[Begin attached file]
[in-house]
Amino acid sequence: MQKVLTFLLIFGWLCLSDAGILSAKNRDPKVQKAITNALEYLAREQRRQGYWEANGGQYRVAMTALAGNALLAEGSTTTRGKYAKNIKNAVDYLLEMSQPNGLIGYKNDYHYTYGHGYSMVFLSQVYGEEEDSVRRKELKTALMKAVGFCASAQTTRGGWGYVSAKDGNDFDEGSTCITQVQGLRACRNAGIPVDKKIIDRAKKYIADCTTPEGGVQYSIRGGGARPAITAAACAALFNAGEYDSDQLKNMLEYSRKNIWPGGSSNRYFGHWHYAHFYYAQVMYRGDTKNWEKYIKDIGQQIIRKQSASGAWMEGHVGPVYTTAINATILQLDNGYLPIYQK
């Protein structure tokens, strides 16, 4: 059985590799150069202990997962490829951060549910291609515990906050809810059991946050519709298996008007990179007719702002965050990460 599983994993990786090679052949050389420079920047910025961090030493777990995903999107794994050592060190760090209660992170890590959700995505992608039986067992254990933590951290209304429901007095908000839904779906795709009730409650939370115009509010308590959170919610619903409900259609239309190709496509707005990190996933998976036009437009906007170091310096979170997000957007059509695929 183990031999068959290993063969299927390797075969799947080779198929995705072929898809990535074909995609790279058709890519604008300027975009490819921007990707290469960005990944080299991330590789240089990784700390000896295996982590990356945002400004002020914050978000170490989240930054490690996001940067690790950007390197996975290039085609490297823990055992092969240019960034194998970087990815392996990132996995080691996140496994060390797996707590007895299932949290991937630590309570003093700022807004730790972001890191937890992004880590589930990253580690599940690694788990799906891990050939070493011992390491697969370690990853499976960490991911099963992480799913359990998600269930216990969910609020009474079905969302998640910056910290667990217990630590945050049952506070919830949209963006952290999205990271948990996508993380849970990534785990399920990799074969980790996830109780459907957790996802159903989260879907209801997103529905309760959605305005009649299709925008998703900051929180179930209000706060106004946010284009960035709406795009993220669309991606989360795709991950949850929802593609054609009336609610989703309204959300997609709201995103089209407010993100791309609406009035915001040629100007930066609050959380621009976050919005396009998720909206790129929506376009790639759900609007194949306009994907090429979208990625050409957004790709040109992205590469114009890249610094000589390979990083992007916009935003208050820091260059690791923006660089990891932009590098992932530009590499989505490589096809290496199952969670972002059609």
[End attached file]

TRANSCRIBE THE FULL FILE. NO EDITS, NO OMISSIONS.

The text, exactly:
[in-house]
Amino acid sequence: MQKVLTFLLIFGWLCLSDAGILSAKNRDPKVQKAITNALEYLAREQRRQGYWEANGGQYRVAMTALAGNALLAEGSTTTRGKYAKNIKNAVDYLLEMSQPNGLIGYKNDYHYTYGHGYSMVFLSQVYGEEEDSVRRKELKTALMKAVGFCASAQTTRGGWGYVSAKDGNDFDEGSTCITQVQGLRACRNAGIPVDKKIIDRAKKYIADCTTPEGGVQYSIRGGGARPAITAAACAALFNAGEYDSDQLKNMLEYSRKNIWPGGSSNRYFGHWHYAHFYYAQVMYRGDTKNWEKYIKDIGQQIIRKQSASGAWMEGHVGPVYTTAINATILQLDNGYLPIYQK
């Protein structure tokens, strides 16, 4: 059985590799150069202990997962490829951060549910291609515990906050809810059991946050519709298996008007990179007719702002965050990460 599983994993990786090679052949050389420079920047910025961090030493777990995903999107794994050592060190760090209660992170890590959700995505992608039986067992254990933590951290209304429901007095908000839904779906795709009730409650939370115009509010308590959170919610619903409900259609239309190709496509707005990190996933998976036009437009906007170091310096979170997000957007059509695929 183990031999068959290993063969299927390797075969799947080779198929995705072929898809990535074909995609790279058709890519604008300027975009490819921007990707290469960005990944080299991330590789240089990784700390000896295996982590990356945002400004002020914050978000170490989240930054490690996001940067690790950007390197996975290039085609490297823990055992092969240019960034194998970087990815392996990132996995080691996140496994060390797996707590007895299932949290991937630590309570003093700022807004730790972001890191937890992004880590589930990253580690599940690694788990799906891990050939070493011992390491697969370690990853499976960490991911099963992480799913359990998600269930216990969910609020009474079905969302998640910056910290667990217990630590945050049952506070919830949209963006952290999205990271948990996508993380849970990534785990399920990799074969980790996830109780459907957790996802159903989260879907209801997103529905309760959605305005009649299709925008998703900051929180179930209000706060106004946010284009960035709406795009993220669309991606989360795709991950949850929802593609054609009336609610989703309204959300997609709201995103089209407010993100791309609406009035915001040629100007930066609050959380621009976050919005396009998720909206790129929506376009790639759900609007194949306009994907090429979208990625050409957004790709040109992205590469114009890249610094000589390979990083992007916009935003208050820091260059690791923006660089990891932009590098992932530009590499989505490589096809290496199952969670972002059609």